Science meets food: Salk’s gustatory experiment

A holistic medical pioneer in ancient Greece nearly 2,500 years ago, Hippocrates prescribed that food be used as medicine since it was the most powerful healing agent against diseases. That philosophy is embraced by the Salk Institute for Biological Studies in La Jolla, which recently launched a wellness series.

Catharine L. Kaufman

The Art & Science of Cuisine event (like Bill Nye the Science Guy experimenting in a new laboratory called the kitchen) took place Jan. 22 at the Institute with panelists reflecting a who’s who in the culinary and research world. The goal was to whet palates, inspire mindful eating habits and enlighten guests on the human body’s response to both nutrition-rich foods and toxic or empty calories. The event sold out.

Salivating in their seats, attendees anxiously awaited tastings from various stations, scrumptious and healthful goodies prepared by some of San Diego’s most avant-garde chefs. These included Nathan Coulon, executive chef at True Food Kitchen (health guru Dr. Andrew Weil’s-inspired Fashion Valley eatery), and Isabel Cruz, owner of Isabel’s Cantina and two other San Diego restaurants.

Among the luminaries and their valuable presentations was Deborah Szekely, cofounder of the Golden Door spa and legendary Rancho La Puerta wellness center in Tecate (her appearance alone is testimony to a lifetime of healthful eating and exercise). A glabrous complexed nonagenarian powerhouse who does Pilates six times a week, Szekely talked about the importance of eating all things that are alive, fresh, seasonal and organic. Raised in Tahiti, her mother cultivated gardens of fruits and vegetables on abandoned fishing boats, and strictly adhered to the philosophies of Hippocrates.

Salk professor Dr. Ronald Evans, director of the Gene Expression Laboratory, distilled the theme of the event down to “eating whole, unprocessed foods that are healthfully prepared at home.” This allows us to control saturated fats, salts and simple sugars, which contribute to “globesity” (worldwide obesity), for starters.

Evans explained that when we eat good foods it has the power to reprogram our geno, which in turn can ward off problems like chronic inflammation, particularly arthritis. While eating poorly can trigger genes to behave badly, which can cause diabetes, cancer, hypertension and heart disease.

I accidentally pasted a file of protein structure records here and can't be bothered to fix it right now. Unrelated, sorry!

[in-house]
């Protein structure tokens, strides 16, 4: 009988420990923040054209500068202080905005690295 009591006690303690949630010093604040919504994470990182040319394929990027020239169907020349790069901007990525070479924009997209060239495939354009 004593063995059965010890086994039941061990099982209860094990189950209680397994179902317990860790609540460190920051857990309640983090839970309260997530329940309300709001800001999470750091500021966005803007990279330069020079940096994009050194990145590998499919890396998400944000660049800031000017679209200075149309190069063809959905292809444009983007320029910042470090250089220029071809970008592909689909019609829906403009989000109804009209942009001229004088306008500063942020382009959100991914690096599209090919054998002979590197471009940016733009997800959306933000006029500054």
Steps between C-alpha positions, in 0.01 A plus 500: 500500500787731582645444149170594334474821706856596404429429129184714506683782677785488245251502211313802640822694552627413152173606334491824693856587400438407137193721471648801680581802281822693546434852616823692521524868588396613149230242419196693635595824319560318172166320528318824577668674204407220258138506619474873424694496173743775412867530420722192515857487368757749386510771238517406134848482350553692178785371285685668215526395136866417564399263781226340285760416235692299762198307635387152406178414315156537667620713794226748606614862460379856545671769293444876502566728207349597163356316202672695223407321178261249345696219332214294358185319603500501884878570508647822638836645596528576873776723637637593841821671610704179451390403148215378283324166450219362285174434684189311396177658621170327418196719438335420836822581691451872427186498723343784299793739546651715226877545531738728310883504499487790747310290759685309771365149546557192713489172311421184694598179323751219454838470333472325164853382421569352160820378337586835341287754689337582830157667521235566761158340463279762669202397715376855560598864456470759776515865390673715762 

Salk professor Geoffrey Wahl, also a member of the Gene Expression Laboratory, illuminated the difference between hunger and cravings. The former comes from the pit of your stomach, while the latter from the seed of your desires, based on past culinary experiences that gave you a sense of satisfaction and comfort.

Wahl mentioned a study, wherein 100 percent of women had cravings (sweets), while only 70 percent of men had cravings (savories). According to Wahl, this is the ideal opportunity for behavioral modification because the things we crave are bad for us, like sugars and fats. Since cravings come at times of stress or boredom, his solution was a simple one — exercise daily to tweak endorphin flow for reducing both stress and boredom.

Joy Houston, a certified raw food nutrition educator, suggested satiating sweet and savory cravings with healthy decoys. So if you crave potato chips, try kale chips instead.

Su-Mei Yu, owner of Saffron restaurant and host of the TV show, “Savor San Diego” on KPBS, said she believes food is important to feed not only our bodies, but our minds and spirits. When she cooks her daily meals, she first thinks of what’s in season, and then considers how she feels, and finally, the weather.

As for the food part of the event, Coulon’s food station offered a chopped Mediterranean salad of arugula, red quinoa and marcona almonds tossed in a grape seed, lemon and oregano dressing, which was based on Dr. Weil’s anti-inflammatory diet.

Rancho La Puerta’s executive chef Denise Roa plated up Nopal cactus tostadas with marinated tomatoes, white bean puree, kumquats and local goat feta, garnished with calendula flowers — all produce grown on the retreat’s six-acre organic farm.

Cruz delighted palates with poke tuna tossed with brown rice, organic kale and orange chili oil. Saffron served a variety of shrimp, chicken and tofu rolls in rice paper with peanut and chili sauces.

For dessert, Michelle Lerach, owner of Cups in La Jolla, indulged guests with organic goodies ranging from lemon ricotta cupcakes and pineapple macaroons to spiced honey cookies and stuffed dates.

To wash it all down, Bird Rock Coffee Roasters provided farm-to-cup organic coffee selections.

For information on the next Art & Science of Cuisine event, contact cuisine@salk.edu or (858) 453-4100 ext. 1846.


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Posted by Staff on Feb 4, 2014. Filed under Columns, Editorial Columns, Kitchen Shrink. You can follow any responses to this entry through the RSS 2.0. You can skip to the end and leave a response. Pinging is currently not allowed.

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